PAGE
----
Even with more and more Americans working remotely, it’s still not realistic for many to give up going into the office. Video conferencing is a great tool, but it doesn’t replace the productivity of being in the same room with colleagues, customers, or business partners.

But by using lasers to create a realistic, 3D versions of people or objects, holographic projection technology can make it appear as if they’re right in front of you. Professionals would be able to work entirely from home (or while traveling) and “holo-commute” for important meetings or discussions.

While it might seem like just a staple of sci-fi films over the years, this technology is already available today. In the high-tech industry, it’s called “volumetric telepresence” or “holographic telepresence.”

One of the companies in this space is LA-based 8i Studios. The company uses a controlled environment to record images of people or objects, then projects those images as holograms in a different location.

Holographic technology is available and in use today

As you might expect, this sort of technology requires a lot of data and bandwidth. And as I’ve said in the past, current 4G wireless networks are already completely overloaded.

But with 5G wireless speeds, holographic telepresence will become possible on a wide scale. And because the technology is wireless, it will take just seconds to “pop up” as a holographic image.

There will likely come a day when you can work from the comfort of your own home and simply “teleport” via hologram to the office to chat with colleagues or sit in on meetings.

No more long commutes… No more getting caught in rush-hour traffic… And no more cubicles.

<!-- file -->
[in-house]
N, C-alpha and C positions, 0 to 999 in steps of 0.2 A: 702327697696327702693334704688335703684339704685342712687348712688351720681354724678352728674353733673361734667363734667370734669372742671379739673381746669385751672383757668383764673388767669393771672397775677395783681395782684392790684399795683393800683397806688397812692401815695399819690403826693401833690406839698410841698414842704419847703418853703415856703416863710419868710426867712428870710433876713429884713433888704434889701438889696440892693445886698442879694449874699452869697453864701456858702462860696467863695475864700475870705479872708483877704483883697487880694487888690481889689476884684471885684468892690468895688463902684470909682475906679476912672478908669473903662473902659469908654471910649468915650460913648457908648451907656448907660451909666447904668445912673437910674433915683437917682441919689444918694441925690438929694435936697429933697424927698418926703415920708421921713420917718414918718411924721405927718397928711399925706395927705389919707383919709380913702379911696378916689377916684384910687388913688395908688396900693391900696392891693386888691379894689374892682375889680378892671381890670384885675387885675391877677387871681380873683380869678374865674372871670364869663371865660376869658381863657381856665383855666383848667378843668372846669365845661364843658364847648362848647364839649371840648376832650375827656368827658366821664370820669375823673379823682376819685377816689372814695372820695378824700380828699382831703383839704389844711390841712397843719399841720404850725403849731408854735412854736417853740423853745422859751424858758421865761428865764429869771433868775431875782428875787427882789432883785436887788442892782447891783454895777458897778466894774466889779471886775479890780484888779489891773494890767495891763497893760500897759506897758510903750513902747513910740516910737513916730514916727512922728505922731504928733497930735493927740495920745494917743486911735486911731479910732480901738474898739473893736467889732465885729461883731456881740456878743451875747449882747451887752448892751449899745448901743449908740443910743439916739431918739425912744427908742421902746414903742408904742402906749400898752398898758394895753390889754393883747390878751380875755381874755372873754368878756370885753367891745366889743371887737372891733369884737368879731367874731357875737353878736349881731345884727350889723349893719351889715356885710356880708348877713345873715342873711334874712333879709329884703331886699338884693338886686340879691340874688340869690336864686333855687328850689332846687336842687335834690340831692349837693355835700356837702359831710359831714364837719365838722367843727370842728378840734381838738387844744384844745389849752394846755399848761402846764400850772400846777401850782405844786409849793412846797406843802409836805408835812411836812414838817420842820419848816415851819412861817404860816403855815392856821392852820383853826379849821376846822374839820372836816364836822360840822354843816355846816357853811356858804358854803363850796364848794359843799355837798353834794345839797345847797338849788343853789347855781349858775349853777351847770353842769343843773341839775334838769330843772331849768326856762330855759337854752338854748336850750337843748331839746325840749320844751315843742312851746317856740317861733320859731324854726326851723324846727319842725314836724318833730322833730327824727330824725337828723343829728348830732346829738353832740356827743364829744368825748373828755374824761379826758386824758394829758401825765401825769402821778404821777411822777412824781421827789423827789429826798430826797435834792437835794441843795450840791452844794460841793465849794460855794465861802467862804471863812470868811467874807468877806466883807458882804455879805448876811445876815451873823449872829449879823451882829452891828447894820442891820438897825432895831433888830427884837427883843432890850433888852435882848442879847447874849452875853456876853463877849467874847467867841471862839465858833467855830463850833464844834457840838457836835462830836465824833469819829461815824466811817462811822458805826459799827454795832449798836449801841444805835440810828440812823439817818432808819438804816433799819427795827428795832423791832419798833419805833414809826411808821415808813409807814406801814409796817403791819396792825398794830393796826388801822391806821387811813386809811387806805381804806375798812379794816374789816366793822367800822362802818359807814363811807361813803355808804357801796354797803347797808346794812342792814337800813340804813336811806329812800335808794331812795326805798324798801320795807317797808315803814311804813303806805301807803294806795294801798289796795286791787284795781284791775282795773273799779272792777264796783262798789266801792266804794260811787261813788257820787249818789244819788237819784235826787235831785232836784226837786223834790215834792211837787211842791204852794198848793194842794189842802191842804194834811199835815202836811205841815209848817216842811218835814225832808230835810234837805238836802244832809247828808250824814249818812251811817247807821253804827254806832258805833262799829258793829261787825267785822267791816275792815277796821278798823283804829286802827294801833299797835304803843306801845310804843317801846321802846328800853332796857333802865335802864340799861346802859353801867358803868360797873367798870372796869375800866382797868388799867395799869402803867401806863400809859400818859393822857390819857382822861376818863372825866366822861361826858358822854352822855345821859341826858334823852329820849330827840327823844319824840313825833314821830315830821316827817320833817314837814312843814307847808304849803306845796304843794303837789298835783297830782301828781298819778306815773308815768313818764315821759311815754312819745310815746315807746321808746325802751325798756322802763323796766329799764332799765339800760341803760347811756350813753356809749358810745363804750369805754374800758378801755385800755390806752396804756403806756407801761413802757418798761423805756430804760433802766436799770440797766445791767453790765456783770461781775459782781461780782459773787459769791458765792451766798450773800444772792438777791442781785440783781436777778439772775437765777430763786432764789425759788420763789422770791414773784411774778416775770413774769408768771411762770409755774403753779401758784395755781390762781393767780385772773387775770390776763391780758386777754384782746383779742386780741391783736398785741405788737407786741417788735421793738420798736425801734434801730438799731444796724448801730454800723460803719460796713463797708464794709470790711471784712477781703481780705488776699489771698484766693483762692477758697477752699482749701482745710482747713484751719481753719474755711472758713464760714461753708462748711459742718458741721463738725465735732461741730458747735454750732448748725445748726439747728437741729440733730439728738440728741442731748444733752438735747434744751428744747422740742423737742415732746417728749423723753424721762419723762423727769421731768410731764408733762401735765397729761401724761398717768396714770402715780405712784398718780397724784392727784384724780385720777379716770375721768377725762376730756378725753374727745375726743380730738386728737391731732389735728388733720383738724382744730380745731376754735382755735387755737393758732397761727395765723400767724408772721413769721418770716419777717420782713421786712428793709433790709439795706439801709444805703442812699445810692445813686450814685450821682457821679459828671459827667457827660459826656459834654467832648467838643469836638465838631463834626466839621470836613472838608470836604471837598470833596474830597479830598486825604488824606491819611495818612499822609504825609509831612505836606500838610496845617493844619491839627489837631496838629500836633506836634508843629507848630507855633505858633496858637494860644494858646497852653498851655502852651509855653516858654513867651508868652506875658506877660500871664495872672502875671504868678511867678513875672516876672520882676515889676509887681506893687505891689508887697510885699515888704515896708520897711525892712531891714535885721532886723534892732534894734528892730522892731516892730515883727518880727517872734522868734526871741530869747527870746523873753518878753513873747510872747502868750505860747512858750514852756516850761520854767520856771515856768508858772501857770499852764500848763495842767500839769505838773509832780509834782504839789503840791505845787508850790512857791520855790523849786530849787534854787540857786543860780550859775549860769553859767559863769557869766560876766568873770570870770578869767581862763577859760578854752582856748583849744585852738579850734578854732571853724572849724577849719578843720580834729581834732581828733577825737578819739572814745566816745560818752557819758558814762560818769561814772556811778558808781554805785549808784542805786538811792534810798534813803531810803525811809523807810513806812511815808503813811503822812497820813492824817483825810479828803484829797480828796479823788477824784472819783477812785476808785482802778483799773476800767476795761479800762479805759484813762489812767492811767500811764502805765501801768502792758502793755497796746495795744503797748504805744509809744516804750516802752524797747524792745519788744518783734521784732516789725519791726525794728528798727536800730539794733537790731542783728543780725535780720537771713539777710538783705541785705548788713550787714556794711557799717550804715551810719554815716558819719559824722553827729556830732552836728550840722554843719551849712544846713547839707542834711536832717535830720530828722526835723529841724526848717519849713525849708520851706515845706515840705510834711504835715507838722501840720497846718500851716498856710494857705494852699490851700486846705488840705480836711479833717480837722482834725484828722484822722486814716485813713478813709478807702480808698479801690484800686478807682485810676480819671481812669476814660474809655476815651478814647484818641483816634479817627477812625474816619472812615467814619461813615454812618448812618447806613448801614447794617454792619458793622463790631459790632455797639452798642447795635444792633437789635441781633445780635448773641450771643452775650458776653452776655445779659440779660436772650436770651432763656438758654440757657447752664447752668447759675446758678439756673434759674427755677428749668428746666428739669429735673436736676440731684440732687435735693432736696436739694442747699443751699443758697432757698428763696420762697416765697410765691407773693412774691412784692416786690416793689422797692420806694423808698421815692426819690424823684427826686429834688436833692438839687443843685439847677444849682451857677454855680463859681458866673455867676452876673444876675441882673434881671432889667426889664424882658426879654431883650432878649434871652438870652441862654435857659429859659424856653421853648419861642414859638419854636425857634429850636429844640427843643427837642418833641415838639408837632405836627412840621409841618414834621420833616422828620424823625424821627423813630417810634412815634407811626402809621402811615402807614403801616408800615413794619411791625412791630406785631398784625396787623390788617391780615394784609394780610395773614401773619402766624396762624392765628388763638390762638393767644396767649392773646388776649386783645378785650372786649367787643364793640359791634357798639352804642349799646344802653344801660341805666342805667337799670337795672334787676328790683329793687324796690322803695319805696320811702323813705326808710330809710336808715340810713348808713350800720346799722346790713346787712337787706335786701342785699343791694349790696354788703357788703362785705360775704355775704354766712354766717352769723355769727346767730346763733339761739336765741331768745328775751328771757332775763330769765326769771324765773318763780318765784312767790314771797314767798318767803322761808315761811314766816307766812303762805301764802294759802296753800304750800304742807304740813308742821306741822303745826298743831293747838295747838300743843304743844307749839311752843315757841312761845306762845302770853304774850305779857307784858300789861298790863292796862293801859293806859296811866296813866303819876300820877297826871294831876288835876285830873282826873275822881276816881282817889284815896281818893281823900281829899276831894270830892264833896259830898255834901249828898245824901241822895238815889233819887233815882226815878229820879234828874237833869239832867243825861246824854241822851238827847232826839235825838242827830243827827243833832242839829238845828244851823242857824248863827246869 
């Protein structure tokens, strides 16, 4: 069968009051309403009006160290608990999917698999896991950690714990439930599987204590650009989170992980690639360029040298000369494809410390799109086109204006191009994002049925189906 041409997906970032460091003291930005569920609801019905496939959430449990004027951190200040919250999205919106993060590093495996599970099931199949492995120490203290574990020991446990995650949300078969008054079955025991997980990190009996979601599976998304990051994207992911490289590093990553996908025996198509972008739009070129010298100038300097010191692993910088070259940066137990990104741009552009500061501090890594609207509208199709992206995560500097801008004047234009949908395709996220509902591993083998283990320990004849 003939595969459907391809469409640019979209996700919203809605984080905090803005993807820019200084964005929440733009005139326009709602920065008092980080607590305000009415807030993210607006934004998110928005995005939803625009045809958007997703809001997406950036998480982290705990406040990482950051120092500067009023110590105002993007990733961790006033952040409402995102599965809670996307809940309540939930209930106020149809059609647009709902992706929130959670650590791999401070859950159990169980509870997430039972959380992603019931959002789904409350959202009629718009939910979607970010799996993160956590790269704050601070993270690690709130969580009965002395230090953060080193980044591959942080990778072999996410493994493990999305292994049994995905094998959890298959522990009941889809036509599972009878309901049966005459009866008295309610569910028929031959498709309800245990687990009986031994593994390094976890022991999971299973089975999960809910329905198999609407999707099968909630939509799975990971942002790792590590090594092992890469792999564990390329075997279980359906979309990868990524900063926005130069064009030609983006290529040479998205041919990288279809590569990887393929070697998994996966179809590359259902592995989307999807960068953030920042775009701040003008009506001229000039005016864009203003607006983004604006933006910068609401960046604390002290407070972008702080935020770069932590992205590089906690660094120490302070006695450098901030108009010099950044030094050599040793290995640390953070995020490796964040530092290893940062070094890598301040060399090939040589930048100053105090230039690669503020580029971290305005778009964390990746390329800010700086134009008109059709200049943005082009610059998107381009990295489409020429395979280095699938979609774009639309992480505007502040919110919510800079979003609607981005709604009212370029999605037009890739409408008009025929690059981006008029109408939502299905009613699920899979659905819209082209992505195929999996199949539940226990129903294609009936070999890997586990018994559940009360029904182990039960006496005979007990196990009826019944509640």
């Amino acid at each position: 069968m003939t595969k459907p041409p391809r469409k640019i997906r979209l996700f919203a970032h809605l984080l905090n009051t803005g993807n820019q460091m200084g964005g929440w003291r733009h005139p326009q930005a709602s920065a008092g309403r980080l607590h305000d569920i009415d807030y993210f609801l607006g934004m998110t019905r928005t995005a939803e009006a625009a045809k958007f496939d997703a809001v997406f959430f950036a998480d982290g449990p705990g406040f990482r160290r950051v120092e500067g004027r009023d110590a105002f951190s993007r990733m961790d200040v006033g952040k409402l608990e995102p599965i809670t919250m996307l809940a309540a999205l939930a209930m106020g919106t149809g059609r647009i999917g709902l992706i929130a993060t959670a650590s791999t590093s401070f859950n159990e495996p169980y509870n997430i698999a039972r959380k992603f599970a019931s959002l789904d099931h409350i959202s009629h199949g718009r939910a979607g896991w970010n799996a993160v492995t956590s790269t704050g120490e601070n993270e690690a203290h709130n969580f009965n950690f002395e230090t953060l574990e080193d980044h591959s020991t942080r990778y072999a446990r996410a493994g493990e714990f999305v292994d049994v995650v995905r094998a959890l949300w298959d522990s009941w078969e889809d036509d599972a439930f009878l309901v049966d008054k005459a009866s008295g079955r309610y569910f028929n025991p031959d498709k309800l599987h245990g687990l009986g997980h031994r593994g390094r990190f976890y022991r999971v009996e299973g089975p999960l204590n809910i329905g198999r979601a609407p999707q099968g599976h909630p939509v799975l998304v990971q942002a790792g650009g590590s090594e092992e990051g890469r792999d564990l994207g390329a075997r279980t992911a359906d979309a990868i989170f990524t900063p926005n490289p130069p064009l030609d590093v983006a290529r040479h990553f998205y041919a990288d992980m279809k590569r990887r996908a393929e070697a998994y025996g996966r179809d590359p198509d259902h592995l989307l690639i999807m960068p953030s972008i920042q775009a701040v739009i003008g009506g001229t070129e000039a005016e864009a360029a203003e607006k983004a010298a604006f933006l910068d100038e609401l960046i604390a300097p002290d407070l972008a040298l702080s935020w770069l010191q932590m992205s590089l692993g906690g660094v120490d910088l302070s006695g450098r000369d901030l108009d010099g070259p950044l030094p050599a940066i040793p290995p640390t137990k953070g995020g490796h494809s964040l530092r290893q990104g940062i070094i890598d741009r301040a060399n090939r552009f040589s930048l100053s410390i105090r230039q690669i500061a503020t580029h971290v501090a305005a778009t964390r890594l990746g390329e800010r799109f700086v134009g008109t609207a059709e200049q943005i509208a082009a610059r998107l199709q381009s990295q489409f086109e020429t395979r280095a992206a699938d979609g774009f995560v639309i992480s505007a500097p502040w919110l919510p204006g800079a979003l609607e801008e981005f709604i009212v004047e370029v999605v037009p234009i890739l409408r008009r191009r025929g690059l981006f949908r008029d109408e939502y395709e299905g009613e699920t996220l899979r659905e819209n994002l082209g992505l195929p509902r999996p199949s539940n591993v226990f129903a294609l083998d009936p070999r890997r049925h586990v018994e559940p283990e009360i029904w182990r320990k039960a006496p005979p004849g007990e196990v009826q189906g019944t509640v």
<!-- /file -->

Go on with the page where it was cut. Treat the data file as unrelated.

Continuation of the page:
What Comes Next After the Smartphone?

The iPhone or Android smartphone in your pocket will soon become obsolete as well.

The technology that will replace it is AR, or “augmented reality.”

With an AR headset, graphics, images, or data are overlaid on top of the world you normally see… You’re able to view the real world. But it’s augmented, or mixed, with these other visuals.

One of my favorite companies in this space is Florida-based Magic Leap. In August, Magic Leap released its first AR headset, the Magic Leap One.

The Magic Leap One AR headset

It’s still an early prototype. None of us would be caught dead wearing something like that when walking down the street.

But in the next 12 to 18 months, we’ll see AR lenses that look more and more like normal pairs of glasses. Even Apple CEO Tim Cook recently said that AR would soon be as commonplace as eating three meals a day.

Imagine sitting in a café and putting on a pair of AR glasses. Without looking at or touching your smartphone, you can read all your emails, receive and send messages, check the most recent stock prices, and even scroll through the pages of The Wall Street Journal. All the information will appear as if it were floating just a few feet in front of your face.

Once that sort of technology becomes widespread, what use would you have for a smartphone?

AR will make it possible to do everything you can do on a smartphone—text, call, check emails, browse the web, etc.—by using voice commands, hand gestures, and eye movements while wearing an intuitive pair of AR glasses.

And just last month, AT&T announced that an early rollout of its 5G network will be launched at Magic Leap’s headquarters in South Florida. This tells me that Magic Leap will be incorporating 5G with its wearable AR devices.

This is what I mean when I say that 5G will be revolutionary. It won’t just improve our current technology. It will open the doors to an entire suite of technology that would have been impossible only a few years ago.

If you’re an investor, this needs to be on your radar. The time to position yourself isn’t in the future… or even in the next month or year.

It’s now—right now.



Jeff Brown
Editor, Exponential Tech Investor


To Our Mutual Success in 2018,


Samuel Stokes
Phone #: 253.576.3570
Skype- darkstar1957

Member Note: To comment on this PR, simply click reply on the owners main post below.
-  Copyright 2016 IBOsocial  -            Part of the IBOtoolbox family of sites.